Thursday, December 27, 2012

Cry Marvel! Cry Excelsior!

Let's take another trip into that notorious Batman villain's library for a new book review!

Bookworm's Book Club!

This wild new book is a pretty complete history of Marvel Comics – the company – not the universe they tell their stories in. Starting way back in the early part of the 20th century, the book traces the origins of the company that really started (under the name Timely Comics) with the publication of Marvel Comics #1 in 1939 and proceeds to lay out the ups and downs of the company through to the release of The Avengers movie earlier this summer.

Mmmmmmm....comics goodness...

What a ride it is, too! Howe’s punchy prose style and willingness to cut through the company PR and spin machine helps to sort out the various versions offered in official sources and legends - and to give a warts and all history of what really went on. Stan Lee is featured throughout – and not always in a positive light, despite his perpetually sunny manner; in this book he is much more nuanced; he perpetually longs to escape the comic book business that he is synonymous with - no matter how much success it brings – and he takes some shots too – from lack of support for some of the people working for him, to the rather needless revelation that he has been wearing a toupee for decades. Jack Kirby comes off as the grouchy genius – and his image as a persecuted workhorse gets a good going over – though not with huge depth (there are whole books about Kirby and his battles with the comics biz). Steve Ditko is shown to be the outsider – becoming a reclusive activist and follower of Ayn Rand even as his relationship with Stan Lee deteriorates into not speaking to each other while still working on the same books.

Ditko might have been upset about this centerfold Stan did. I know I can't unsee it.
And now, neither can you!

Throughout the book Howe boils all of the gossip, rumors, and official news to find the more complicated human story underneath. No writer or artist comes off as persistently good or consistently right – everyone is shown to be fairly complex and flawed – and this serves to make these long-read names into the human beings we never got to know no matter how many Bullpen Bulletins or Stan’s Soapboxes we read.

Here's the Marvel Pantheon of live-action heroes for special appearances back in the day.

In addition to the interpersonal strife that plays a part across the decades, the main drama the company faced was from a series of corporate raiders with no interests in the artform of comics - just in how much money they can make with a quick run and gun approach that did generate big sales initially, but eventually served to undermine the usually carefully constructed universe that was the initial draw for most fans.

While the book's history thins a bit going in to the 21st century - I got caught up on the world of comics that I left behind when I gave up reading new comics in 2004. (That was my third time giving them up - it was always a price hike that did it - and this most recent one has held. Although I do have a stack of the Marvel Essentials and DC Showcase Presents black and white reprints volumes I'm working my way through.)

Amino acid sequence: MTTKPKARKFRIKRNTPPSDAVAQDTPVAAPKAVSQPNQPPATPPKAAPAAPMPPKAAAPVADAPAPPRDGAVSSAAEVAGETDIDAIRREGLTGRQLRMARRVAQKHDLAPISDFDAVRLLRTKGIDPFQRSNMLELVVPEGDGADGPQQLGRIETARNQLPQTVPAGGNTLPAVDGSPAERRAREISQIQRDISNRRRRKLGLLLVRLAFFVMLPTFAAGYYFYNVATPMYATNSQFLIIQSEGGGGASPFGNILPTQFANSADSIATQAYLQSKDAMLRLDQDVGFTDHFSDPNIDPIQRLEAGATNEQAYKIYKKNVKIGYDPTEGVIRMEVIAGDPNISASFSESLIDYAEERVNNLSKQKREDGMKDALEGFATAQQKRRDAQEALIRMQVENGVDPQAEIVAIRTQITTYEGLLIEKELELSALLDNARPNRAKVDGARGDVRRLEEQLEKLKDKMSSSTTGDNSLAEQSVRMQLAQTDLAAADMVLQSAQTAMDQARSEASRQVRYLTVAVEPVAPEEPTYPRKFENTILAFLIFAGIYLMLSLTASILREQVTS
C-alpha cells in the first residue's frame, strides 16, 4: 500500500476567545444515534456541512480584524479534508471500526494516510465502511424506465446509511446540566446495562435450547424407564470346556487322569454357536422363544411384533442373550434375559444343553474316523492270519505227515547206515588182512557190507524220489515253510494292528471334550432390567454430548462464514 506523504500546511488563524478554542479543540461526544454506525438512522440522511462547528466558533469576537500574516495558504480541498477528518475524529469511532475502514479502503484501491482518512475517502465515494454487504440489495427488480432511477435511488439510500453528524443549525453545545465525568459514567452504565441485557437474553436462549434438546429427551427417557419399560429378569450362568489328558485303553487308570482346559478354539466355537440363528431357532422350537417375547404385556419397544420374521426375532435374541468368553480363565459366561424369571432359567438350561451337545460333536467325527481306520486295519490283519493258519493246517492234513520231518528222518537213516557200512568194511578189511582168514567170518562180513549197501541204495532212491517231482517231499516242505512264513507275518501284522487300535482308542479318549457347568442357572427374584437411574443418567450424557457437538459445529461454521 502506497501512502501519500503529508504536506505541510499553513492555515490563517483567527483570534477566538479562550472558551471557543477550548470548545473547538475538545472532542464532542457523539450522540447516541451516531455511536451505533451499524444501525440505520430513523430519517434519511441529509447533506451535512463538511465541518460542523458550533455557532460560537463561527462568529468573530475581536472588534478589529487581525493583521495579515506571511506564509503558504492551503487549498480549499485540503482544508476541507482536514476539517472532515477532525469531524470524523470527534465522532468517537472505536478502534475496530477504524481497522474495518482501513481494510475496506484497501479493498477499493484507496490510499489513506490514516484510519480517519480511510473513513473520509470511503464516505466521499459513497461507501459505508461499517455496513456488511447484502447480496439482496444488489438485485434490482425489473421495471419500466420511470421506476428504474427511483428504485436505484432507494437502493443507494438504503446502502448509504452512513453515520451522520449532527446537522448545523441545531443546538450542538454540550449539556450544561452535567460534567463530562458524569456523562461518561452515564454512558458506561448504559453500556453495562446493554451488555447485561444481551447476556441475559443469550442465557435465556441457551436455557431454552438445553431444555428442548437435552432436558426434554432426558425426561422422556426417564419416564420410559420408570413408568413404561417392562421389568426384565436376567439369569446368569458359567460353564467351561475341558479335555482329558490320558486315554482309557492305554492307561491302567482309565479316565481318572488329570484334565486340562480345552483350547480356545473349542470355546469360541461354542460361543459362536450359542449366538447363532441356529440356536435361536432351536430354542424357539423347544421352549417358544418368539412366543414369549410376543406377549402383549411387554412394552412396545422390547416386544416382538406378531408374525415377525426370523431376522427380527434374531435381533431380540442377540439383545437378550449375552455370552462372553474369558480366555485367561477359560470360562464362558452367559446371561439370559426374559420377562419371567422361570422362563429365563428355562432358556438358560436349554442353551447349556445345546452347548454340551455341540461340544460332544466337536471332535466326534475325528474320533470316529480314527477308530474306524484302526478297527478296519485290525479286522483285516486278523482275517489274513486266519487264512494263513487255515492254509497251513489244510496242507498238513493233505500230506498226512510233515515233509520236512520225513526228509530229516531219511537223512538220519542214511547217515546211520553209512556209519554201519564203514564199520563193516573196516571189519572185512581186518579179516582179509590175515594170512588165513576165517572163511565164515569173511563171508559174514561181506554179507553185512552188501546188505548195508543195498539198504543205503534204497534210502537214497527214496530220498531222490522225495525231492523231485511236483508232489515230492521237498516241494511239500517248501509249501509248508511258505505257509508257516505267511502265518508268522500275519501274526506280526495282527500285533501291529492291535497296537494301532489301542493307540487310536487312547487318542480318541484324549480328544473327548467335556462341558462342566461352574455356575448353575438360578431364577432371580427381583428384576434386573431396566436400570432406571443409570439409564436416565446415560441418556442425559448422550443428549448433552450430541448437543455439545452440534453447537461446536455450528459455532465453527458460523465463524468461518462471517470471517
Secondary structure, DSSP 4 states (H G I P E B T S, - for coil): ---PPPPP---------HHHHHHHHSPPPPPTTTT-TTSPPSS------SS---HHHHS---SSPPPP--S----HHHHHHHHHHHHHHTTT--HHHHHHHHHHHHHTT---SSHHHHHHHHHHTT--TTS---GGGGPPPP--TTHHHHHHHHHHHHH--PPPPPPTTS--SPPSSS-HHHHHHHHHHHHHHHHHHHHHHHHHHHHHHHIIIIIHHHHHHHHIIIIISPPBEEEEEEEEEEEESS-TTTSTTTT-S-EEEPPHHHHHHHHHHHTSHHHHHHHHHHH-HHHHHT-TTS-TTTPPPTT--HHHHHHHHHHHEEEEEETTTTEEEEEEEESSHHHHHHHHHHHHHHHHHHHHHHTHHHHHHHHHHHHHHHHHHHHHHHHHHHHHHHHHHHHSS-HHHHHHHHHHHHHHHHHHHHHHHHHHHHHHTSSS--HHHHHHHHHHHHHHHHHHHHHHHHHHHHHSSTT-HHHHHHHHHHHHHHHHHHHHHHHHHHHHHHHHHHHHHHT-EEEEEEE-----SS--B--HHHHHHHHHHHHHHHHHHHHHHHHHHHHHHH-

If you're a comics fan at all - I think you'd enjoy this book - even if you mainly used to read DC comics. If you're a card carrying M.M.M.S. member, or a Marvel Zombie - you cannot miss this one.

Check it out!

Until next post, you Can Poke Me With A Fork, Cause I Am Outta Here!


  1. Stan Lee is great, but he's also jackass of the highest order, demanding to own creative intellectual property of artists who worked for him, even projects that weren't done in the name of Marvel. He also went so far as to take the work and shelve it in perpetuity just so the artist could not take it elsewhere. That's low.

    1. I'm not sure that Stan himself demanded it - though as a company man he certainly toed the line when Marvel demanded it. Stan was also not one to share credit for the co-creation of the Marvel Heroes for a long time - though he's better about that these days. I'm not sure what work he would have shelved - if it was anything produced after the mid 70's he wasn't even really running the show - he was out in California trying to get Marvel Movies going - something that only took him about 25 years. But if it was before that - and if it was something the Marvel bosses said to shelve - then he probably did. I know he has feet of clay - but he's still a writer who has brought me a lot of joy - so I'm always going to like him. But I can understand where you're coming from as a writer.

    2. Oh I like him, too. There is no doubt all the joy he has brought to people. I just remember reading articles back in the 90's and early 2000's about Stan the Man's tude with fellow Marvel artists while in charge. He was pretty famous for shelving things like napkin doodles, scratch paper drawings, anything that might be taken out of the Marvel house as potential competition. I also remember talking with friends who are deep into the comic world and while they love Stan, they know he's got huge feet of clay.